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Warnings for mushrooms contaminated with cesium

Nuclear Monitor Issue: 

(November 13, 1998) French consumer authorities have removed several metric tons of girolle mushrooms from supermarkets in southern France and from Paris' central market. Routine monitoring revealed the average contamination was 5,000 Becquerel per kg, well above the European Union limit for import of 600 Bq.

(502.4949) WISE Amsterdam - Wild mushrooms, contaminated with cesium-137 and imported from Austria, were confiscated by French customs. The great majority of girolles contained over 2,000 Becquerel of cesium-137 per kg (Bq/kg), radiological protection agency OPRI said October 9. Some of the boxes measured over 8,000 Bq/kg. OPRI said a person eating 1 kg of girolles contaminated with 5,000 Bq/kg of Cs-137 would get a dose of 65 microSievert or 6.5 millirem, according to calculations based on the latest Euratom directive. Annual public limit is now 5 milliSievert and will soon be lowered to one milliSievert (1 milliSievert = 100 millirem). The confiscated mushrooms are to be incinerated at the Fontenay-aux- Roses research center by the radwaste agency Andra.

Health authorities of the Alpes-Maritimes department collected and measured different varieties of muchrooms in the Mercantour national park north of Nice where OPRI has done a radioecology study this summer. The Mercantour region received most fallout from the Chernobyl explosion in France. Samples of the 10 most frequently picked types of mushrooms and analyzed by OPRI registered activities of 50-170 Bq/kg in Cs-137. OPRI said no restrictions on gathering or consumption were necessary.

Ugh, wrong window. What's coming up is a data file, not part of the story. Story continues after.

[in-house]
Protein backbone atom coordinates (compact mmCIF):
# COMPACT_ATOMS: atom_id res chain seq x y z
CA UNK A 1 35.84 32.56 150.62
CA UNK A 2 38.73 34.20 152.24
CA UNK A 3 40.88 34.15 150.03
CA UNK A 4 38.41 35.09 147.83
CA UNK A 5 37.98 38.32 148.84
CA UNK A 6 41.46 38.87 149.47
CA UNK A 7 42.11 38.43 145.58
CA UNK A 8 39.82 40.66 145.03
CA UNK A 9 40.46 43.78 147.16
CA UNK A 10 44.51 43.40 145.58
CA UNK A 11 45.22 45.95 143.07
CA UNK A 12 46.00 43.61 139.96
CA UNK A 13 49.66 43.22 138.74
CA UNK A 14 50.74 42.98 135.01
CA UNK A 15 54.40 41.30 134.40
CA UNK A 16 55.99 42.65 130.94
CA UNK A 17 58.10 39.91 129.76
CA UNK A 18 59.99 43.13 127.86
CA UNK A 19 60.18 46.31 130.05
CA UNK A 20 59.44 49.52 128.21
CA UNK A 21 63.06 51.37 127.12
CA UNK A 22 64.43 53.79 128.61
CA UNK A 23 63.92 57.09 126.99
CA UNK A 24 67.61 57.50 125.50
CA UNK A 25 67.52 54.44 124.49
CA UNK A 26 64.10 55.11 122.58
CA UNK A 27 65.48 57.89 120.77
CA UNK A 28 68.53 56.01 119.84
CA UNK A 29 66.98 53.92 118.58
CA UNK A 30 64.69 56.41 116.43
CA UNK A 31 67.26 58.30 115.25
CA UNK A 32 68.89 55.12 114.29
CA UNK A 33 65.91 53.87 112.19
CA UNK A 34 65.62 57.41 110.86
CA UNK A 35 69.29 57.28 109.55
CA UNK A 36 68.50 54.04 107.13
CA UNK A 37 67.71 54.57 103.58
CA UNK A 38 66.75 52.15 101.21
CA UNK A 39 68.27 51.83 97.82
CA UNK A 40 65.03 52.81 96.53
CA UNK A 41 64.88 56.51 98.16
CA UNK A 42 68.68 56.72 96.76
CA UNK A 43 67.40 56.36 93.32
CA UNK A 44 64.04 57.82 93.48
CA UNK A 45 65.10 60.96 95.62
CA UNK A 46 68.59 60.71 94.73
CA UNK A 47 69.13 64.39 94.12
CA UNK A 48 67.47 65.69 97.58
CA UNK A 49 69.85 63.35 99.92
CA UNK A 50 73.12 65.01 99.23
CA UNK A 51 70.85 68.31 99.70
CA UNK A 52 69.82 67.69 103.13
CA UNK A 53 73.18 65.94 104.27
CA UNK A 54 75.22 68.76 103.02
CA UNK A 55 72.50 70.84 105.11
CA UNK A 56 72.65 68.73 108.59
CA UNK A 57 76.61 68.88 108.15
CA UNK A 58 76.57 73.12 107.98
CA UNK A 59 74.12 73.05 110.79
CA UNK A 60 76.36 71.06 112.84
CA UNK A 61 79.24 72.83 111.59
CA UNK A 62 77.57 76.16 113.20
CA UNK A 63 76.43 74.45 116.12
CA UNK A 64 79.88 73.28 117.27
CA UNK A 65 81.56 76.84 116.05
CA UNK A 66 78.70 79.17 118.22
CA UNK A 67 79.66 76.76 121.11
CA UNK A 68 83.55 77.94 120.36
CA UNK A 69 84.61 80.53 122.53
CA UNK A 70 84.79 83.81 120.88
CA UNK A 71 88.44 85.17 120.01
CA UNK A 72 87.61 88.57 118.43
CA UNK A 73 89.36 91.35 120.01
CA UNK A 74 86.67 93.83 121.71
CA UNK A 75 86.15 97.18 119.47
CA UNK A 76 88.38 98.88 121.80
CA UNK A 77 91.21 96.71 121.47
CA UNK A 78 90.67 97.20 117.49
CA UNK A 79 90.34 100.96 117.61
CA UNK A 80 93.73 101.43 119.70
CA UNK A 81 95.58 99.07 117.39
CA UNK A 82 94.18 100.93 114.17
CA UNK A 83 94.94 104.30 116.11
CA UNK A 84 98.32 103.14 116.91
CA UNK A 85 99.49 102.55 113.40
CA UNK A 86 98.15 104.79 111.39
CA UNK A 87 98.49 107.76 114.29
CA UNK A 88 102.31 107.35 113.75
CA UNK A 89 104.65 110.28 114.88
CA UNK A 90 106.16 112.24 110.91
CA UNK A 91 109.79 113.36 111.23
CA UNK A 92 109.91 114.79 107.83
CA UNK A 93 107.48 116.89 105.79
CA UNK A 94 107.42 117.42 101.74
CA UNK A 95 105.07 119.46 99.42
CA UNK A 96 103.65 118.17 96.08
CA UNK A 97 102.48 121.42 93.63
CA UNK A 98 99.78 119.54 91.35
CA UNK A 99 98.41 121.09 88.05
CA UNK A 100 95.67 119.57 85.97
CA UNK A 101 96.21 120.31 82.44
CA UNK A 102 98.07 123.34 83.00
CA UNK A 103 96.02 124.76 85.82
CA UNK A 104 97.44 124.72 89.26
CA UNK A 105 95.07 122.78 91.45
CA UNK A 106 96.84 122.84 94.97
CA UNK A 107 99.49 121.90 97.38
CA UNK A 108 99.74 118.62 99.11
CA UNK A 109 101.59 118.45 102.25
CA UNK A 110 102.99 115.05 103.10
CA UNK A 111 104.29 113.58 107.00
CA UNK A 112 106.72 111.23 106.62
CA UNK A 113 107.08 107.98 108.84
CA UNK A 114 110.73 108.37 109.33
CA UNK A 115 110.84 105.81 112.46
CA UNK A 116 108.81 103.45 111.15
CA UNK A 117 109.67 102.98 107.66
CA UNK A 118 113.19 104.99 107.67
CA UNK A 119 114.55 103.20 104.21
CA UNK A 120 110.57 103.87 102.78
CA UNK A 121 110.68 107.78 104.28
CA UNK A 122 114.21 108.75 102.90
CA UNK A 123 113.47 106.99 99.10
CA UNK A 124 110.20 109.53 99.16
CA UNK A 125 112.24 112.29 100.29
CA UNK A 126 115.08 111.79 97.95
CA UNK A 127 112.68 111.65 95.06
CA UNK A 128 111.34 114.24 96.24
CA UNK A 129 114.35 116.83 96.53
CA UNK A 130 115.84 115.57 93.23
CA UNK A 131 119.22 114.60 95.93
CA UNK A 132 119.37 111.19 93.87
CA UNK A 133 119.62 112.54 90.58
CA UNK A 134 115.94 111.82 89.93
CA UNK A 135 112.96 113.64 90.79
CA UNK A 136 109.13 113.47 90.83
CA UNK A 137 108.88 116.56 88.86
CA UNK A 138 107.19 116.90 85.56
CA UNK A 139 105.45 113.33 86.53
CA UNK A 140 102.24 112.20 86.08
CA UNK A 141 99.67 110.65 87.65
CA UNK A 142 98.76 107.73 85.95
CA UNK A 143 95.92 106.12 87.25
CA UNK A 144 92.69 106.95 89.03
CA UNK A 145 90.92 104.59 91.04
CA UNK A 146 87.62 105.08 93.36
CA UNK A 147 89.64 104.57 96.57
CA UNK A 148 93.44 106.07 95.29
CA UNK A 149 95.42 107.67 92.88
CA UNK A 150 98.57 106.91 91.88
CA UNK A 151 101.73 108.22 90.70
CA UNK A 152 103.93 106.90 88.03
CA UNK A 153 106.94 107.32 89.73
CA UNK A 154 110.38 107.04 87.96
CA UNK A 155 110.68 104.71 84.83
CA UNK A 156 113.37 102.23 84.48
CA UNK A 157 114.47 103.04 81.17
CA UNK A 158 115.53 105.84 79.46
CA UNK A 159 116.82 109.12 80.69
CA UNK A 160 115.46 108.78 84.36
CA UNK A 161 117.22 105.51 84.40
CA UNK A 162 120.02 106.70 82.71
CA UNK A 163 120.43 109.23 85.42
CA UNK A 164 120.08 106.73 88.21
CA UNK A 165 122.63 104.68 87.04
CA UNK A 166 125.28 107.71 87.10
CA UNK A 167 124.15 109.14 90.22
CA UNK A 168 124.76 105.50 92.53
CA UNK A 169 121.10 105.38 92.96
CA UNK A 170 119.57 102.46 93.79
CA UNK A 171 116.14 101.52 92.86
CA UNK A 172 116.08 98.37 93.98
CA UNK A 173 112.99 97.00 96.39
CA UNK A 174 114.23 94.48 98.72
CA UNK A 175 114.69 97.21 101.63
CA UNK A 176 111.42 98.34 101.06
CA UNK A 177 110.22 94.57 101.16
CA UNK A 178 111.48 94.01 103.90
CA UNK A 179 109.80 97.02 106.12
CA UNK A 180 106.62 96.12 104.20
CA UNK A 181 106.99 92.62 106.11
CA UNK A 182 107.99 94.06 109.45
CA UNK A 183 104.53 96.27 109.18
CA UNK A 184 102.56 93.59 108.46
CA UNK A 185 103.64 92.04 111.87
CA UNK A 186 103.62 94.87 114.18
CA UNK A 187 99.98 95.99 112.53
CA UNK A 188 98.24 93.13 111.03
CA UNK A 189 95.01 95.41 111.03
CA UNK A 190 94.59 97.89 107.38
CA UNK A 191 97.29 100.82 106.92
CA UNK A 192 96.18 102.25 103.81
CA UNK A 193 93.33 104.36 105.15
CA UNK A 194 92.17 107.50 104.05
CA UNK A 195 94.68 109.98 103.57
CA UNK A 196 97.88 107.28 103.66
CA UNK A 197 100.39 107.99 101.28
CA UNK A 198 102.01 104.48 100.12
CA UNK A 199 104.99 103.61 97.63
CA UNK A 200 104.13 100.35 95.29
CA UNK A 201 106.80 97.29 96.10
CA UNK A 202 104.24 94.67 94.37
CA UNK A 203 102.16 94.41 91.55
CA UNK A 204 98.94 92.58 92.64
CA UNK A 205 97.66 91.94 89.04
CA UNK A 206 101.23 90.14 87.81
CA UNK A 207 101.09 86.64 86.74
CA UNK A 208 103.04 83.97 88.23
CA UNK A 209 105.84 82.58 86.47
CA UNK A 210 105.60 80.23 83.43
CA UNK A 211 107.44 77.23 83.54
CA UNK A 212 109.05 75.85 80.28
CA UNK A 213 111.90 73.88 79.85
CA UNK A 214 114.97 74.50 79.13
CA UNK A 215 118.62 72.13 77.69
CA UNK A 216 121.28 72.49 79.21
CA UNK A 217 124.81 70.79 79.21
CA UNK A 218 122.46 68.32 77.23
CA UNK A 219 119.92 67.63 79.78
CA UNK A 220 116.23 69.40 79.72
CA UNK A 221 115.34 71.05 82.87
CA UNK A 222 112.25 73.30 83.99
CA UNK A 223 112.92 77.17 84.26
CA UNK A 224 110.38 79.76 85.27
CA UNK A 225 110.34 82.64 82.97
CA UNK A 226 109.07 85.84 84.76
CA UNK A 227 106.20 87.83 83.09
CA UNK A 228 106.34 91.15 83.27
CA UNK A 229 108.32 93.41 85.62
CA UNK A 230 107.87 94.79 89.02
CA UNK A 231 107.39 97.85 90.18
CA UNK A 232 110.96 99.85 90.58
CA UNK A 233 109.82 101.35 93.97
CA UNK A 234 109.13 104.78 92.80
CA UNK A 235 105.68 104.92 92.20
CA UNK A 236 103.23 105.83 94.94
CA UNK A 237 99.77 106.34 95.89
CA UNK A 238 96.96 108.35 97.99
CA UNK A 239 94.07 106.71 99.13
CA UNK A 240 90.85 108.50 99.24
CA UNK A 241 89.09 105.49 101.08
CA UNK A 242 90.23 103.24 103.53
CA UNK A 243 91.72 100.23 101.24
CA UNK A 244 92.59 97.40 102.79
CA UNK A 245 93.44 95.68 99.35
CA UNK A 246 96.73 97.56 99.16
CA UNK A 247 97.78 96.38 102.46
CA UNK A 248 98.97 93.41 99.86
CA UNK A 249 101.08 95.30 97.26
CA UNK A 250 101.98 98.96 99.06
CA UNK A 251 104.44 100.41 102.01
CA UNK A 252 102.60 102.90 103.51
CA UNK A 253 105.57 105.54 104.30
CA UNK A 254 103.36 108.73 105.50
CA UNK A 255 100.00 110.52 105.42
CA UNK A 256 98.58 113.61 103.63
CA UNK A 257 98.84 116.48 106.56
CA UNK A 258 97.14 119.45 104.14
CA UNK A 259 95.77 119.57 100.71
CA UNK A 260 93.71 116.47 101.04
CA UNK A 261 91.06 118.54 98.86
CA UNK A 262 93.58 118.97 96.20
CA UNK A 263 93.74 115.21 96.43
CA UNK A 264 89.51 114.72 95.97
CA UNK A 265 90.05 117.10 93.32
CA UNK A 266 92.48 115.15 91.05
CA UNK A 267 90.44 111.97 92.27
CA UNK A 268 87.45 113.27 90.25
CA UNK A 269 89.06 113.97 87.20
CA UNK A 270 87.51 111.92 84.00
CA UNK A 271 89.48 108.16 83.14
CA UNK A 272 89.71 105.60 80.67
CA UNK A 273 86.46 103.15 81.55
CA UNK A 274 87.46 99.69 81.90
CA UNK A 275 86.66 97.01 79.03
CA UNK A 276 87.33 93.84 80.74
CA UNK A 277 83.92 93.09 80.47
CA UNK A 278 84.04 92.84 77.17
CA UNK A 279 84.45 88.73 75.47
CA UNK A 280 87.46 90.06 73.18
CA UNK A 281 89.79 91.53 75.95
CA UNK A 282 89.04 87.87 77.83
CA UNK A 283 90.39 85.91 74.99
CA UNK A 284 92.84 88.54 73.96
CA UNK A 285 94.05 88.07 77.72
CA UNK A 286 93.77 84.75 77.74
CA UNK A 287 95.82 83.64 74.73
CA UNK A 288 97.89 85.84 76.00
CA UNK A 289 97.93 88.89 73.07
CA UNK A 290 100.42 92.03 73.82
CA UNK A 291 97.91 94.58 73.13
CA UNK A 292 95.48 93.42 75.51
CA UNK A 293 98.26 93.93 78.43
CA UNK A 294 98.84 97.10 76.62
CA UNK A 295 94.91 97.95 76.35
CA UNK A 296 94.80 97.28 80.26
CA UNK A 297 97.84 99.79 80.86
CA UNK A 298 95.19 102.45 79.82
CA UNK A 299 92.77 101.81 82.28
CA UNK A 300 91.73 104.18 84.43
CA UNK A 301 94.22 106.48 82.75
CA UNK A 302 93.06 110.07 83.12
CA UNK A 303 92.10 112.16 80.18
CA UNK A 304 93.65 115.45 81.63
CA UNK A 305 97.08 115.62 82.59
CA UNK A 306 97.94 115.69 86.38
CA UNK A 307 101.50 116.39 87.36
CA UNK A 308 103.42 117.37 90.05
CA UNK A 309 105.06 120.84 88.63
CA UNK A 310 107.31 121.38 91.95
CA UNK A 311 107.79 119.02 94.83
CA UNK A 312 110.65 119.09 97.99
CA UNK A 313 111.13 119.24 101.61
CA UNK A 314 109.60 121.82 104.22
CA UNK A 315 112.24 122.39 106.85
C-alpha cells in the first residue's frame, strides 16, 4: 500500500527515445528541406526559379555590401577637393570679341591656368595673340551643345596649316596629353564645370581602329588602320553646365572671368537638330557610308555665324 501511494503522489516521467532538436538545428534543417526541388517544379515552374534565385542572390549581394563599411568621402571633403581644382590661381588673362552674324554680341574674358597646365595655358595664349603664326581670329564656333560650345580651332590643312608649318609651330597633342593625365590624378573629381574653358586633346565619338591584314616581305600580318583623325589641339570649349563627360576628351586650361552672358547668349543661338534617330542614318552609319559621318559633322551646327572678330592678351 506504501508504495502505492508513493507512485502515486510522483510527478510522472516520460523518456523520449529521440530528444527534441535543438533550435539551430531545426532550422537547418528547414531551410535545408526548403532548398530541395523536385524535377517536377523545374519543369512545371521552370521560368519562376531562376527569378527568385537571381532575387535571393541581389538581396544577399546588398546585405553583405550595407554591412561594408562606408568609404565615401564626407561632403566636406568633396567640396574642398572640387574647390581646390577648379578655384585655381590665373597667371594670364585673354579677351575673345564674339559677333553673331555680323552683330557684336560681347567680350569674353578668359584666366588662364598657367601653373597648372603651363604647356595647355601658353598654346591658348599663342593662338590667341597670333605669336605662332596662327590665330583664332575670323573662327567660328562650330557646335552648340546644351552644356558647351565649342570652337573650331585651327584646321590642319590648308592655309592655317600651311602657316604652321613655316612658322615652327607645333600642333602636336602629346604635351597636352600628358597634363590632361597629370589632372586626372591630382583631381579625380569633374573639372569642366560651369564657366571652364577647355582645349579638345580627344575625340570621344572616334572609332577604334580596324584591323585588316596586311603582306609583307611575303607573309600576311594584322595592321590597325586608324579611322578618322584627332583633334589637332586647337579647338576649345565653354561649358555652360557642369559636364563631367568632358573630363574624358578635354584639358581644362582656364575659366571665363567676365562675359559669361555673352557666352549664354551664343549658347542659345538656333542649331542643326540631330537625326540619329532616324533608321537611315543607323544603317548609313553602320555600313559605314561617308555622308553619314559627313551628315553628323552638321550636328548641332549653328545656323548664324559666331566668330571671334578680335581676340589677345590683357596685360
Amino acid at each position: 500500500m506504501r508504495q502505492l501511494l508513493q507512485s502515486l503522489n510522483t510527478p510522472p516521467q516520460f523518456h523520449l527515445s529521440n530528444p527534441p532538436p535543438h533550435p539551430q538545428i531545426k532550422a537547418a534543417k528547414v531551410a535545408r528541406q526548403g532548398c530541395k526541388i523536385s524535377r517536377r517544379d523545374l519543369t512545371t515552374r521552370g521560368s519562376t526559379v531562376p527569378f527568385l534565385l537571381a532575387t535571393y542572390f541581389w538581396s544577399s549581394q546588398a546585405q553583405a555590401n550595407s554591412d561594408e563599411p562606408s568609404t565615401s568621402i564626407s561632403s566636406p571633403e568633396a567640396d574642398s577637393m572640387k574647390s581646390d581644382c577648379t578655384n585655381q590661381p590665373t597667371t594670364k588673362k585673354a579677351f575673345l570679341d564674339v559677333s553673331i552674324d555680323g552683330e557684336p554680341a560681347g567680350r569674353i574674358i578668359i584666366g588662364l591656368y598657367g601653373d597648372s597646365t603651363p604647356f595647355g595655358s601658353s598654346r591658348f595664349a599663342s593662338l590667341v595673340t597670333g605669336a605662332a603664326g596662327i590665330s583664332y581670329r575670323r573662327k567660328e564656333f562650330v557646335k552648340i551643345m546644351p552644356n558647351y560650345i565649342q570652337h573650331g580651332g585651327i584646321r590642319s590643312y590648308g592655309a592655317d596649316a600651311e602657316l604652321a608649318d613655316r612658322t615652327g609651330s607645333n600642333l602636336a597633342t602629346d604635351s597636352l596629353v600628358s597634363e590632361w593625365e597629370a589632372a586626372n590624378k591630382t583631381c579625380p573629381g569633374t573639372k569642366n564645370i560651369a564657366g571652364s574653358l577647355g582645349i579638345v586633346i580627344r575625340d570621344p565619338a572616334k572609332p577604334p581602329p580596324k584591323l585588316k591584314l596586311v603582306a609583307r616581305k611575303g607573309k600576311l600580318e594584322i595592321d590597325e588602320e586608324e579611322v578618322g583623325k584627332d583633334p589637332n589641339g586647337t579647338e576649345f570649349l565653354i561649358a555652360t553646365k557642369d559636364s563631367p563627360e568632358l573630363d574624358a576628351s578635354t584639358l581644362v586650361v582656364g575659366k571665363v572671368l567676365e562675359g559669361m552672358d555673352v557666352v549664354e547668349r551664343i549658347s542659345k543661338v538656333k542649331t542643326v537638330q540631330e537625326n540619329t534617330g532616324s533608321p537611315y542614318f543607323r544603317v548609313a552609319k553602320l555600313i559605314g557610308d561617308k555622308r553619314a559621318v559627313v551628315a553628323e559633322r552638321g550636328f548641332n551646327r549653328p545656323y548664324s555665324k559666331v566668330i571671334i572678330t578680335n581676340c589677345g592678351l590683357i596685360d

But what about other radio-isotopes in these mushrooms? What about people receiving additional radiation doses from other sources (railway workers, people living in houses with high radon levels or living close to nuclear facilities)?

In early October, the European Union warned countries to carefully monitor mushrooms from Eastern European countries. Especially white mushrooms from Belarus, Russia, Ukraine, Poland, Bulgaria, Romania and Lithuania which are still contaminated due to the 1986 Chernobyl accident.


  • Nucleonics Week15 October 1998
  • De Morgen (Belgium) 10 October 1998

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